Today, much of the Missouri River, upstream of Gavins Point Dam, is “lake-like,” with no moving water. An overabundance of non-native fish, combined with changes in river flow and water quality have all played a role in the decline of pallid and lake sturgeon populations. These changes also directly affect the resource (food) base these fish depend on for all life stages. Adding to the problem of habitat decline, is their poor reproductive success and low, or no, recruitment of wild juveniles to the adult population. The fish that are reproductively mature today were all spawned before construction of the dam systems, and are thought to be nearing the end of their lifespan. It is speculated that a single sturgeon at spawning time is already having a hard time finding a mate.

Management and outlook

The U.S. Fish and Wildlife Service designated four “Recovery Priority Management Areas” within the length of the Missouri River. These areas include the mouth of the Platte River.

Recovery efforts use strategies such as protection from harvest, protection of habitat and stocking of hatchery-raised fish. Pallid sturgeon have been stocked in the Missouri and Platte rivers in an attempt to help their recovery.

During research and monitoring studies, pallid sturgeon have been caught during spring, summer and fall months of the year on the lower Platte River, indicating the importance of the lower Platte to several life stages of the fish. Ensuring high spring flows that scour deeper channels and deposit sandbars are critical to creating and maintaining the habitats favored by pallid sturgeon in the Missouri and Platte rivers.

Fish and wildlife agencies are working with the U.S. Army Corps of Engineers and many other state and federal organizations to better regulate flows on the Missouri River for the benefit of several threatened and endangered species.

A Platte River study evaluating pollution levels in sturgeon stated that “Pallid sturgeon may be especially at risk to contaminants in the lower Platte River that bio-accumulate and cause reproductive impairment because they eat more fish and are a long-lived species.”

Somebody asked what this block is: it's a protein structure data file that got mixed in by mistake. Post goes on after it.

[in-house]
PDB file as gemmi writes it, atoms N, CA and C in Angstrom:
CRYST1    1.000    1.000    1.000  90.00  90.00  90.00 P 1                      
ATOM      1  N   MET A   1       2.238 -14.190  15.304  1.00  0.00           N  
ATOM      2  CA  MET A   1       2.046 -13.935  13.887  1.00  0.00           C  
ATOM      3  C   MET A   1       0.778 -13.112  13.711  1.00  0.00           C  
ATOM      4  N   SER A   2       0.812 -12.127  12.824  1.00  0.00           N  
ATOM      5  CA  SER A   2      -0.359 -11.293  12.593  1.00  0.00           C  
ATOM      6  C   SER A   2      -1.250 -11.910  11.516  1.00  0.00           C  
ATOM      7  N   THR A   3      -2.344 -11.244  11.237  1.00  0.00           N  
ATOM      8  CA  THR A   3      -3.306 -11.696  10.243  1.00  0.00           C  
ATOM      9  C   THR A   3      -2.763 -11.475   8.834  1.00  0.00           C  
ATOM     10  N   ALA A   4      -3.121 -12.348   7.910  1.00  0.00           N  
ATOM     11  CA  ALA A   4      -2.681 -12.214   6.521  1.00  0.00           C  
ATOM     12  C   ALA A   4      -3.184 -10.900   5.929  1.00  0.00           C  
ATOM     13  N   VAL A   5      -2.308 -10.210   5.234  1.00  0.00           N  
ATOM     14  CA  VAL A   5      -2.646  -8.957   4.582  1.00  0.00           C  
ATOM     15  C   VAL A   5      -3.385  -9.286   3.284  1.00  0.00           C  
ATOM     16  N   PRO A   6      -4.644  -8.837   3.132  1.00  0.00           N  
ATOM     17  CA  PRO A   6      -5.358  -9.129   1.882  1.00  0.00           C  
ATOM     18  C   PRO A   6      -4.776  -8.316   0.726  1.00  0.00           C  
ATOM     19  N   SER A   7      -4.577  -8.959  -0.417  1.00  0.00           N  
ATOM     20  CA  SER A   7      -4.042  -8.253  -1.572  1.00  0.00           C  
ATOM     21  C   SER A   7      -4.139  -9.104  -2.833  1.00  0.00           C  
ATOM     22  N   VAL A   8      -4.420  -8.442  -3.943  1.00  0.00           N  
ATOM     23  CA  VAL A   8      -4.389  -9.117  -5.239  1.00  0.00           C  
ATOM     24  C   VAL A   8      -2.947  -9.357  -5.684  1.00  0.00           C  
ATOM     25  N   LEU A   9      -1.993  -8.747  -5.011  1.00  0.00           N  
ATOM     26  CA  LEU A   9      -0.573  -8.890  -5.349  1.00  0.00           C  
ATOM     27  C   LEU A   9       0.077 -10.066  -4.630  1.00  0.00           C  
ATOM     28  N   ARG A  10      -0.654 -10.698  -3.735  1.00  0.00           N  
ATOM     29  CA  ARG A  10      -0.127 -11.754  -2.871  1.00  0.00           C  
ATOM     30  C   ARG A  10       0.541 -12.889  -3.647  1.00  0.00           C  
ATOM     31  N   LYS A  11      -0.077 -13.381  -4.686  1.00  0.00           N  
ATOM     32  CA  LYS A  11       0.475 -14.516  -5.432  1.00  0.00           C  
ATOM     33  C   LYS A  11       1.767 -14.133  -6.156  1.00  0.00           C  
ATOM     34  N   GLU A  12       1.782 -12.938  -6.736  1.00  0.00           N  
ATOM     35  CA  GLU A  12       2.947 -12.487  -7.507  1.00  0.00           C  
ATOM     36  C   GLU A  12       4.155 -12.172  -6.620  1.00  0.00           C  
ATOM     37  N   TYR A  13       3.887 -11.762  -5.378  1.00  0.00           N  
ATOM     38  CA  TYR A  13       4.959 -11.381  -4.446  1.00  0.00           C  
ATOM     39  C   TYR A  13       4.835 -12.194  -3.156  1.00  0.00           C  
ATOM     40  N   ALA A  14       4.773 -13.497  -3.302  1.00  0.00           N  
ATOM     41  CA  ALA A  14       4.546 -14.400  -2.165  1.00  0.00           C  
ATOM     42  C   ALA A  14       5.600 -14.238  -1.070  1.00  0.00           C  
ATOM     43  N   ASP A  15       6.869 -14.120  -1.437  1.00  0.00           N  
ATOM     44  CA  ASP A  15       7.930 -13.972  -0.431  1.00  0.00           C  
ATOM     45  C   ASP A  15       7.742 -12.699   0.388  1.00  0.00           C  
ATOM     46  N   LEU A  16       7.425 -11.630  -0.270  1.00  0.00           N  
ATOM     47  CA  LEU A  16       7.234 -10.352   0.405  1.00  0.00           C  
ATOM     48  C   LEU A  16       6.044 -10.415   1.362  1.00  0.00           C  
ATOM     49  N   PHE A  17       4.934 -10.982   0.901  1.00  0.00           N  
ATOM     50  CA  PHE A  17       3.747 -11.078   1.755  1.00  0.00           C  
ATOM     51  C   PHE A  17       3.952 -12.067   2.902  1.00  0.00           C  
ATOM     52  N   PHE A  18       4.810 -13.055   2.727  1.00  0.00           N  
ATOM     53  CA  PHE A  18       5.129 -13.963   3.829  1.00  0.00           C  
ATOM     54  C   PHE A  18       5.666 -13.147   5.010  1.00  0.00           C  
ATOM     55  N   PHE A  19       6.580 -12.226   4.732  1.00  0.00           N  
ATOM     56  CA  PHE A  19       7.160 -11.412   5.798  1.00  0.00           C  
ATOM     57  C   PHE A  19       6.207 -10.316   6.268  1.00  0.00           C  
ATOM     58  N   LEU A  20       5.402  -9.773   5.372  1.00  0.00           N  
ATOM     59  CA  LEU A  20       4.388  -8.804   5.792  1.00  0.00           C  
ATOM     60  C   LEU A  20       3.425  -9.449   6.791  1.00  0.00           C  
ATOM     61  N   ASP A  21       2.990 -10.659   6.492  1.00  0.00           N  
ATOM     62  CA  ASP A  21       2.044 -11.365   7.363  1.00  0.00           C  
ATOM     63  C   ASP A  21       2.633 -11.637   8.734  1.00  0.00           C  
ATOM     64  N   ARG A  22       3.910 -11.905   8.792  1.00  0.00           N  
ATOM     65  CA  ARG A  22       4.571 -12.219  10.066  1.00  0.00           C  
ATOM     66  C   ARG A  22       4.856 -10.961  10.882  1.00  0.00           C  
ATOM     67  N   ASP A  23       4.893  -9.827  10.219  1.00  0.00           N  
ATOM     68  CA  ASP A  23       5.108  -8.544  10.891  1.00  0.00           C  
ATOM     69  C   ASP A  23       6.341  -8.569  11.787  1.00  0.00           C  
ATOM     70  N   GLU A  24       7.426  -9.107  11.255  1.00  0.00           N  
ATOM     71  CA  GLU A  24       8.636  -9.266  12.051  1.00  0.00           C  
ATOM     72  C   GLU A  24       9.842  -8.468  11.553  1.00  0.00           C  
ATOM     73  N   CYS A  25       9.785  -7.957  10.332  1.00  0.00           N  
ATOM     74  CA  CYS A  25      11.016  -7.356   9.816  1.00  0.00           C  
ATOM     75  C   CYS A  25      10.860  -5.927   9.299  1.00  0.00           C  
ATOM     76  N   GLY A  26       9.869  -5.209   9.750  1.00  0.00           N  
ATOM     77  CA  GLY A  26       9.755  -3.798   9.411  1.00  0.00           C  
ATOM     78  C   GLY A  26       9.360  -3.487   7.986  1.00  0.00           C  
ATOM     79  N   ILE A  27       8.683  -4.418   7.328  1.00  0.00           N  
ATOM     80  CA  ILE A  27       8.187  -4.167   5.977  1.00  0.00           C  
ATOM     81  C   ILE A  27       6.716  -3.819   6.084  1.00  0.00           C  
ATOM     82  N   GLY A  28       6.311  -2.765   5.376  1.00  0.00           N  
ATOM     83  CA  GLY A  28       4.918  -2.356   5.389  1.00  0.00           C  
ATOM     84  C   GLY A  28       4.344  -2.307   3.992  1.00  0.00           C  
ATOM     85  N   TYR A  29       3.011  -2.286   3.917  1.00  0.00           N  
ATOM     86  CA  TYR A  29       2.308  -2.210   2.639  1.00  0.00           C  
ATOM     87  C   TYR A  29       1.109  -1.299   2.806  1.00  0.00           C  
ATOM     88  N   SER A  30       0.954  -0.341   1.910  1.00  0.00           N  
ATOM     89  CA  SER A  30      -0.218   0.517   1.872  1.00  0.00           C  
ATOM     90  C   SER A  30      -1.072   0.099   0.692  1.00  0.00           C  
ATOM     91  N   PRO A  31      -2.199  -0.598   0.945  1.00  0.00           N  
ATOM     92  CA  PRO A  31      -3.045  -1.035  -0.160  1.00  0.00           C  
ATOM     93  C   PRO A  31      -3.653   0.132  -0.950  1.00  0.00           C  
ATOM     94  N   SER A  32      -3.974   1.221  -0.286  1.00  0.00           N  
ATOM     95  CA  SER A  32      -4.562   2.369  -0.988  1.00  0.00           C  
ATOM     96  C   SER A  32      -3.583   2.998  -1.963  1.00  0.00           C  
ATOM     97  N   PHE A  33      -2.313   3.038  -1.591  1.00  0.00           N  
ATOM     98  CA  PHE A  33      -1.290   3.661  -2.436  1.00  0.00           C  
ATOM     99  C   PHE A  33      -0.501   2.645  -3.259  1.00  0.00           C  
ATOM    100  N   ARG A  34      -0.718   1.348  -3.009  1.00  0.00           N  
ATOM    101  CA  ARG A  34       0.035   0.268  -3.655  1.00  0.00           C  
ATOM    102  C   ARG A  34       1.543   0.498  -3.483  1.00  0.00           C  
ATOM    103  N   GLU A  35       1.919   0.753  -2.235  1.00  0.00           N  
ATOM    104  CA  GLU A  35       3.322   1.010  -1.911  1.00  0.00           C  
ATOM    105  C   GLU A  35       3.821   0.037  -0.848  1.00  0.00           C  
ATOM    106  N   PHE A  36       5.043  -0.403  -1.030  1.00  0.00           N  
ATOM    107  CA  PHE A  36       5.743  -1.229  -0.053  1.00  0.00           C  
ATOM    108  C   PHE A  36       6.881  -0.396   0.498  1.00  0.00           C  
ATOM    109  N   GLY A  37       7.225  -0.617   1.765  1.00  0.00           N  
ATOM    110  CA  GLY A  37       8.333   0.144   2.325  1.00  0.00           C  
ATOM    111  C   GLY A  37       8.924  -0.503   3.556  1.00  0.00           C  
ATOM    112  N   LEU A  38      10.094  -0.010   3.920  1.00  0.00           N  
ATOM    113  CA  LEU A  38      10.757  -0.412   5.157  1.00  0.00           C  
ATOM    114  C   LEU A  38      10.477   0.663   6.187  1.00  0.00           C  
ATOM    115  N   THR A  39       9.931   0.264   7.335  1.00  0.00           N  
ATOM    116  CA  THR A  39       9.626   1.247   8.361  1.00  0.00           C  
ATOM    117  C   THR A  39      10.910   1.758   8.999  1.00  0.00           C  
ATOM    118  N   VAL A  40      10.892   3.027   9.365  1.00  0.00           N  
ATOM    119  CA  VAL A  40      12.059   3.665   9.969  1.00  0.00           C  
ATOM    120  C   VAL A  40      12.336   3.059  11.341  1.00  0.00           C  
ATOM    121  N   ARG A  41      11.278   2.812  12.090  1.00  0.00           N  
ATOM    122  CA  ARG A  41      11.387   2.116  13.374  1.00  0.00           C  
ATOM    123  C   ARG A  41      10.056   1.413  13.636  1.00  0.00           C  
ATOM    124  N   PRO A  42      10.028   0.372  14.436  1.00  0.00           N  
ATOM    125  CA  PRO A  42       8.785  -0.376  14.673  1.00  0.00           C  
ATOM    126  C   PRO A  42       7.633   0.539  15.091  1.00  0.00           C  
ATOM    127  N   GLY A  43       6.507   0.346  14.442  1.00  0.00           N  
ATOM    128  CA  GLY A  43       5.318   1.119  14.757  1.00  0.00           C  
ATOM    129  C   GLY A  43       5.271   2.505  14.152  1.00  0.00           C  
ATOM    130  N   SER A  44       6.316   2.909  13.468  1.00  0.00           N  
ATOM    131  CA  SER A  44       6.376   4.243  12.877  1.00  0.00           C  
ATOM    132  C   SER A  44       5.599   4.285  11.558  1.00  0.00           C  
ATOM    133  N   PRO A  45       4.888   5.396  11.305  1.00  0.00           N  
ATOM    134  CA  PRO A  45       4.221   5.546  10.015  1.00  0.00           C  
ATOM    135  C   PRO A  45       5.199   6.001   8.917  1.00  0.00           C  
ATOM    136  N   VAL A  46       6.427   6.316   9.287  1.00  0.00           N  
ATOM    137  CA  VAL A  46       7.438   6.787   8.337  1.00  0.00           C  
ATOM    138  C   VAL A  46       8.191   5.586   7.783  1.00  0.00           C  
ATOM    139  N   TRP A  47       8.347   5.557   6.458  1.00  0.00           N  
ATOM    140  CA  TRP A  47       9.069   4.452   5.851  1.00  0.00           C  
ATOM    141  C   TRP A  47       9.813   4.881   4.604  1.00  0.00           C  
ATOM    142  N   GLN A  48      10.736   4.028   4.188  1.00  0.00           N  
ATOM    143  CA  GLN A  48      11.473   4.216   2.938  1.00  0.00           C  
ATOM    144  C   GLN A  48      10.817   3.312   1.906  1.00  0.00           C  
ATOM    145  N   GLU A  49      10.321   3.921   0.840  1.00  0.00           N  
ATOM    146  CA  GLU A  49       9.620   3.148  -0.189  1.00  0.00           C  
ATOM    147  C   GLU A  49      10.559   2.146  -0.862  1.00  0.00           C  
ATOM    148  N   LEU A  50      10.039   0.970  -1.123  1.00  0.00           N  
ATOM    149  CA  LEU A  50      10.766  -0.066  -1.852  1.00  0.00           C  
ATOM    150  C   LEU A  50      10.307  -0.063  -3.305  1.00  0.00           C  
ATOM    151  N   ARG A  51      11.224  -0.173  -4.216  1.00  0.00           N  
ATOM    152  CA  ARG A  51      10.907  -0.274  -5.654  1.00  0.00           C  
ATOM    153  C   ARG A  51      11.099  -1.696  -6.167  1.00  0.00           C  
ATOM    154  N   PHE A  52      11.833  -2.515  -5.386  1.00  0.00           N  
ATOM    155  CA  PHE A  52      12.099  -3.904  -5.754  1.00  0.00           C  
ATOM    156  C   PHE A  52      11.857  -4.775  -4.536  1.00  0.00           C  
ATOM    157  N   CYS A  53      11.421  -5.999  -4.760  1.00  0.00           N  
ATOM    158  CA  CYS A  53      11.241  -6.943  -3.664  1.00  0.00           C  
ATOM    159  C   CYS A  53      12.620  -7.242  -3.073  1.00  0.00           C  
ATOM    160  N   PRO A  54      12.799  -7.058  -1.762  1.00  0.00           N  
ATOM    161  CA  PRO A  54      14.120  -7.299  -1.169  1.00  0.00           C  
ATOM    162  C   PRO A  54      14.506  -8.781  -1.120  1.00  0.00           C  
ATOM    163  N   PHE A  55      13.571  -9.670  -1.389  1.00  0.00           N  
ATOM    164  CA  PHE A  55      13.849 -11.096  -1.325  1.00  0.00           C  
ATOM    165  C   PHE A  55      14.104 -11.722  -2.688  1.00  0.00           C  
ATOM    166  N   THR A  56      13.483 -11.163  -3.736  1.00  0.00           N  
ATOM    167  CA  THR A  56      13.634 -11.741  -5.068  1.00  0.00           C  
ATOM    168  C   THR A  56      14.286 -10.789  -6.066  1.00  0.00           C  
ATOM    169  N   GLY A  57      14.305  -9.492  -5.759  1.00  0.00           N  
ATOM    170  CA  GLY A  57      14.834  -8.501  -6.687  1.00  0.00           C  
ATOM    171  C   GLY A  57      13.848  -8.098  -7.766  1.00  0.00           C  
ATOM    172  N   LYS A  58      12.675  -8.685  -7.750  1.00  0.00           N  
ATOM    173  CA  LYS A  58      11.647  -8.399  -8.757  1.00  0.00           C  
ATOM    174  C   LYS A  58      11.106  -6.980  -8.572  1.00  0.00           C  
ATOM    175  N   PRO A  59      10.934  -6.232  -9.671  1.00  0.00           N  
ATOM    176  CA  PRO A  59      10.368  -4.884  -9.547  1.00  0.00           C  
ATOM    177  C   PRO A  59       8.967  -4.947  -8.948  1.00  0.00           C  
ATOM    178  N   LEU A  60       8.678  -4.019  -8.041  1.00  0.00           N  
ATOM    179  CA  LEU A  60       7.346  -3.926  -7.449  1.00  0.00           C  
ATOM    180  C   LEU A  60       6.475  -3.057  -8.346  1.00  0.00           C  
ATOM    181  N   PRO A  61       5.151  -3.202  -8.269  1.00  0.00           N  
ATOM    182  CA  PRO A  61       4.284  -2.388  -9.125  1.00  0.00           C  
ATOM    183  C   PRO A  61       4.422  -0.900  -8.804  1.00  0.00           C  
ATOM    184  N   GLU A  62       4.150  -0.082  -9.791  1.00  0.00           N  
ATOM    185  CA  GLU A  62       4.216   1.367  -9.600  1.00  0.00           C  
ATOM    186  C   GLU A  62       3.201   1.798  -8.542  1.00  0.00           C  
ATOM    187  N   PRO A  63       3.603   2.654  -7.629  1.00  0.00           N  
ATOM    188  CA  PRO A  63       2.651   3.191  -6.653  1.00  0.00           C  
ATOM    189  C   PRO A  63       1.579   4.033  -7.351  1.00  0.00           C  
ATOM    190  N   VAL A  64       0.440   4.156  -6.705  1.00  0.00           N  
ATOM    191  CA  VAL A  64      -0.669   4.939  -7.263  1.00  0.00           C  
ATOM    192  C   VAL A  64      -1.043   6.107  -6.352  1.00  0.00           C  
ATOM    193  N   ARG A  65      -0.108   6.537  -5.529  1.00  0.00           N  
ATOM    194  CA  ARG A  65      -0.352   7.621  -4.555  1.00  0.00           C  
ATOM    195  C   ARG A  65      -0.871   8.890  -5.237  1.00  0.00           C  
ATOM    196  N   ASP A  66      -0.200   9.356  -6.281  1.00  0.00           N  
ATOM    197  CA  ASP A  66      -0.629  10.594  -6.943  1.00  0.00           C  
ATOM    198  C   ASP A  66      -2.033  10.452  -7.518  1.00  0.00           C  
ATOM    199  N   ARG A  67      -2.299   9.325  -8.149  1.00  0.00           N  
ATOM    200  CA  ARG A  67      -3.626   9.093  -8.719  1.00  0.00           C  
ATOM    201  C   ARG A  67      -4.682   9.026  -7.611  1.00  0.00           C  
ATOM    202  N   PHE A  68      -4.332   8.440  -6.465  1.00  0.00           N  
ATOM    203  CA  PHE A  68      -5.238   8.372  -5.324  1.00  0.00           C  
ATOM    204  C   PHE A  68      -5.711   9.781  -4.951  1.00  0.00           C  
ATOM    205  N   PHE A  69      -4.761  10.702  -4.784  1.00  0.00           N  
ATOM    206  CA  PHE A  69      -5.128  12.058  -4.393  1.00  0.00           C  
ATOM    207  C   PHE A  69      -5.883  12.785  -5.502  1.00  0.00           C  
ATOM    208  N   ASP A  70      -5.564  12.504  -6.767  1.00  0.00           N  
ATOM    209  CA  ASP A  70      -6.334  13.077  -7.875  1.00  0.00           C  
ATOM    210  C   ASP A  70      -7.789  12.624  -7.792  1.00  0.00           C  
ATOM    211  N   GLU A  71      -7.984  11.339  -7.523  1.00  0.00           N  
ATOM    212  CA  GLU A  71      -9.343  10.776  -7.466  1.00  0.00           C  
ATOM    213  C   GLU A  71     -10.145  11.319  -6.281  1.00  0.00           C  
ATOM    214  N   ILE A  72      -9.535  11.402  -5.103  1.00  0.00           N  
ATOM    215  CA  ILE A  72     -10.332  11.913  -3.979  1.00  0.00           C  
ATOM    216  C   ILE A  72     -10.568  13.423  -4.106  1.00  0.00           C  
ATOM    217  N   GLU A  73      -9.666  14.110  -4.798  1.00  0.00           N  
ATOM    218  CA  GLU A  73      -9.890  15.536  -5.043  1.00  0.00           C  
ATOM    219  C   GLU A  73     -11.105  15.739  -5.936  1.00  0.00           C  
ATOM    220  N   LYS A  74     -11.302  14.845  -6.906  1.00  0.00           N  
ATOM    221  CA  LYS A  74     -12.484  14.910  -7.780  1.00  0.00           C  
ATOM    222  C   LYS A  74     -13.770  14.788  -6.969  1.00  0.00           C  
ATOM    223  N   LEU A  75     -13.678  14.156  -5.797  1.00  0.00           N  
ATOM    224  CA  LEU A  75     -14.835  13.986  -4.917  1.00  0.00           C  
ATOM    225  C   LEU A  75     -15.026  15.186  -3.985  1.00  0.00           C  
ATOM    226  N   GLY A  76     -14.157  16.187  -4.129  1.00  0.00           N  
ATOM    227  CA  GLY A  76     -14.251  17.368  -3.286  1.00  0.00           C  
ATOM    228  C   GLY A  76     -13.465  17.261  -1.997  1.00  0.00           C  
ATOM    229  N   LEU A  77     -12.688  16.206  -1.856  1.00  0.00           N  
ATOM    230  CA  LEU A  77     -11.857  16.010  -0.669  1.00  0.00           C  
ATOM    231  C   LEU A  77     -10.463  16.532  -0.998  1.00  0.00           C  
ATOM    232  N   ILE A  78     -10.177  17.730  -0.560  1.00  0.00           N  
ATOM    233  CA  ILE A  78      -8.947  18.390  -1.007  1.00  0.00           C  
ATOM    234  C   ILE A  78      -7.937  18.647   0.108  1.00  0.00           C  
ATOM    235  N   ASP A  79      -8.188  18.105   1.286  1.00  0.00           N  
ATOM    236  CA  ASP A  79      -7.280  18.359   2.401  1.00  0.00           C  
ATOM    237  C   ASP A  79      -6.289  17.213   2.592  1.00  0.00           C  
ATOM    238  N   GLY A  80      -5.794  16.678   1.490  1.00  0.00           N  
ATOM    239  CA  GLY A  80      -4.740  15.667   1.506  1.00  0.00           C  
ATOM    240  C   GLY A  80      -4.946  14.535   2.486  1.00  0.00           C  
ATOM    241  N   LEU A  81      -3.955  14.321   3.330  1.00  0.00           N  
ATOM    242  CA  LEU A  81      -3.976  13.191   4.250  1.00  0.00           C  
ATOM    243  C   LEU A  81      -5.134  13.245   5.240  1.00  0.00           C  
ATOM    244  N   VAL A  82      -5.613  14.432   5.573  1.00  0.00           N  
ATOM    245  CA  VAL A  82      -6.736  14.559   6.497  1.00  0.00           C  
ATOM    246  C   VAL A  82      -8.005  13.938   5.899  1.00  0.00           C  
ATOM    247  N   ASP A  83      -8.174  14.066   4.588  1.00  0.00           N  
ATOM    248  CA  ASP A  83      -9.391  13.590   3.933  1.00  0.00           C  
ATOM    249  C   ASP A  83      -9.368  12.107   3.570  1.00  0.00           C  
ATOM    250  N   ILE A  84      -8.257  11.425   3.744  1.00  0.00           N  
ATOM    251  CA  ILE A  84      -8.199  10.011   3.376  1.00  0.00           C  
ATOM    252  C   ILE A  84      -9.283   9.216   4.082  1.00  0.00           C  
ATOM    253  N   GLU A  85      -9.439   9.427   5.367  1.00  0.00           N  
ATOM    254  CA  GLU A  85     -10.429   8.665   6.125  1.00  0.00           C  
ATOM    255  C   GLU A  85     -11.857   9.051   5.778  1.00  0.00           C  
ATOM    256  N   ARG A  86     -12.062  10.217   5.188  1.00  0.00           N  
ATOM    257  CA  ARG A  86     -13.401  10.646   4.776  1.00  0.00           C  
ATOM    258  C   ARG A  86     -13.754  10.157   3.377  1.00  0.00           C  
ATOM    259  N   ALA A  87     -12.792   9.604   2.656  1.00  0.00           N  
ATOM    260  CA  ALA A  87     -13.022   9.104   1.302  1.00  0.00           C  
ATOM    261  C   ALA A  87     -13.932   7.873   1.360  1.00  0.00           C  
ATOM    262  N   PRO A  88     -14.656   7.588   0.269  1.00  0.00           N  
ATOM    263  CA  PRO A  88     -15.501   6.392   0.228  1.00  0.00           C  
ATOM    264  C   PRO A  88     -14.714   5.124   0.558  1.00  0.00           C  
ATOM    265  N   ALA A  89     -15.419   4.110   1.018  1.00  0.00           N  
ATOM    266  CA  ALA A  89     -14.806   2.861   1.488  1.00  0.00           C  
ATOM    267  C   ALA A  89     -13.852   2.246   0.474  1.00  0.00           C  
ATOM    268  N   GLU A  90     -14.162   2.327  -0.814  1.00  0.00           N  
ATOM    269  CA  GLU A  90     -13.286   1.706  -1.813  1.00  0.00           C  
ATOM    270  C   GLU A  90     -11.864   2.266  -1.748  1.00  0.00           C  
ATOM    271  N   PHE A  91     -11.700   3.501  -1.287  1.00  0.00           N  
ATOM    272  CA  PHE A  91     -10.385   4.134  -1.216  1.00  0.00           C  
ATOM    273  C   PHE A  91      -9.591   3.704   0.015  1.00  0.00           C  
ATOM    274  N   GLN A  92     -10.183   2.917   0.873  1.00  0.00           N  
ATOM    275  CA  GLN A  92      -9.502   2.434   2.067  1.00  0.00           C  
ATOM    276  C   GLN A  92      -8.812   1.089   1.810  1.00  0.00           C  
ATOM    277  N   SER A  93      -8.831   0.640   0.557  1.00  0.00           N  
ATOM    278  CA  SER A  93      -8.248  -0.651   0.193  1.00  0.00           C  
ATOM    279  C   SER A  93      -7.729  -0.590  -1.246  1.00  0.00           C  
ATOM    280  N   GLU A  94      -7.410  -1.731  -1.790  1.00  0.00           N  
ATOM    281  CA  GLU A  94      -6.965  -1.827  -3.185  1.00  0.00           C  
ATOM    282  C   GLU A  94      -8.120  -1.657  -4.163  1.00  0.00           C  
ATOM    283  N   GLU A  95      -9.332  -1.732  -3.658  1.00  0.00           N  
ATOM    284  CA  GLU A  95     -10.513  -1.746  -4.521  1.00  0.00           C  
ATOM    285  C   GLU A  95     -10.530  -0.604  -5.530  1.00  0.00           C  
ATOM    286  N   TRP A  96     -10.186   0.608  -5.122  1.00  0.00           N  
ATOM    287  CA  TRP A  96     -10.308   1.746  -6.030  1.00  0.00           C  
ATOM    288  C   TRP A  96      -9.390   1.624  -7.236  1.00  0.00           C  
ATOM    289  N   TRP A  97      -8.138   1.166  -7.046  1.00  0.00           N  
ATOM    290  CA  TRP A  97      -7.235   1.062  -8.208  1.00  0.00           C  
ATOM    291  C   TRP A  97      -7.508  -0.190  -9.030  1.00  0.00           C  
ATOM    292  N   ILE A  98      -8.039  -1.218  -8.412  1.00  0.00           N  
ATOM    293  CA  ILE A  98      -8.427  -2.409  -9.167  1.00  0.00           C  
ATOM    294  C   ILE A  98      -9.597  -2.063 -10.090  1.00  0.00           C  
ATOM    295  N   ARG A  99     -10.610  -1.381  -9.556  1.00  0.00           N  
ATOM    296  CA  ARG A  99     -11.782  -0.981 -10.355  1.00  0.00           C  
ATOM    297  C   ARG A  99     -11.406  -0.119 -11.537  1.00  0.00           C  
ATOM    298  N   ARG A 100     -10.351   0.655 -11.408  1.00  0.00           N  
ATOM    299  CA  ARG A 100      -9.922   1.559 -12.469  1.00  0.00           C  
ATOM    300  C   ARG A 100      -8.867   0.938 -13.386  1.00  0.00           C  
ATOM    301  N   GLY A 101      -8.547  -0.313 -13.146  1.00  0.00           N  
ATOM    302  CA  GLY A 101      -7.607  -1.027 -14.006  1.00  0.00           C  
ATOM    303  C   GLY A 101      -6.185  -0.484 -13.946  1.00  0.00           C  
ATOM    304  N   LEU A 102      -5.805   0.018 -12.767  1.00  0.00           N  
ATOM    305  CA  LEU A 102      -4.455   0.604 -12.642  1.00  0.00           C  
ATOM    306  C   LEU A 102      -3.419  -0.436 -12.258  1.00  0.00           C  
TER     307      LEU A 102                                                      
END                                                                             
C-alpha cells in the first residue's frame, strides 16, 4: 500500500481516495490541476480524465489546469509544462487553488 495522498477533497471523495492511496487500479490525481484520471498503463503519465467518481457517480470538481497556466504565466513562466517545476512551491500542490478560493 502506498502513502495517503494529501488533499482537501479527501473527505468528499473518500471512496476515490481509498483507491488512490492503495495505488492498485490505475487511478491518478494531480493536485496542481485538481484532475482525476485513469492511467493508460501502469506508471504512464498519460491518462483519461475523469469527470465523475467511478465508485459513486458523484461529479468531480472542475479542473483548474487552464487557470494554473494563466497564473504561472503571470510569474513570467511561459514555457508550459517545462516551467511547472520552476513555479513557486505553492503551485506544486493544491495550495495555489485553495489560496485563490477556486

Conservation help

Part of the pallid sturgeon recovery plan includes stocking of fish from hatcheries to supplement wild populations. In addition, several hatchery-reared pallids have been implanted with tiny radio transmitters to determine movements and habitat use. Today, evidence indicates that hatchery raised pallids are surviving, growing, reaching reproductive maturity and now spawning. However, habitat restoration will be essential to realize the recovery of this species and other sturgeon species, as well.


Dryer, M.P., and Sandvol, A.J., 1993, Recovery plan for the pallid sturgeon (Scaphirhynchus albus): U.S. Fish and Wildlife Service, 55 p. 

DeLonay, A.J., et al. 2009, Ecological requirements for pallid sturgeon reproduction and recruitment in the Lower Missouri River: A research synthesis 2005–08: U.S. Geological Survey Scientific Investigations Report 2009–5201, 59 p. 

Schwarz, M. S., et al. 2006. A health risk evaluation for pallid sturgeon (Scaphirhynchus albus) in the lower Platte River using shovelnose sturgeon (Scaphirhynchus platorynchus) as a surrogate. U.S. Fish and Wildlife Service, Division of Environmental Quality, Region 6, Final Report, Grand Island, NE. 

Peters, E. J., and J. E. Parham. 2008. Ecology and management of sturgeon in the lower Platte River, Nebraska. Nebraska Game and Parks Commission, Nebraska Technical Series No. 18, Lincoln, Nebraska. 

Gordon, R. P., T. L Wirth, C. W. Threinen,  S. Hickey. 1974.  The lake sturgeon: its life history, ecology and management. Wisconsin Dept of Natural Resources, Madison, Wis. : Dept. of Natural Resources. no. 4-3600(74). 

NOTE: New data of the occurrence and distribution of this species are being collected constantly and some of the information in the pamphlet may be outdated. The information here should be used for a general understanding of the species and not as the sole source of range location for any report, project, regional or local planning, or for environmental impact assessments. For the latest information on this species, please contact the Nebraska Game and Parks Commission, Wildlife Division.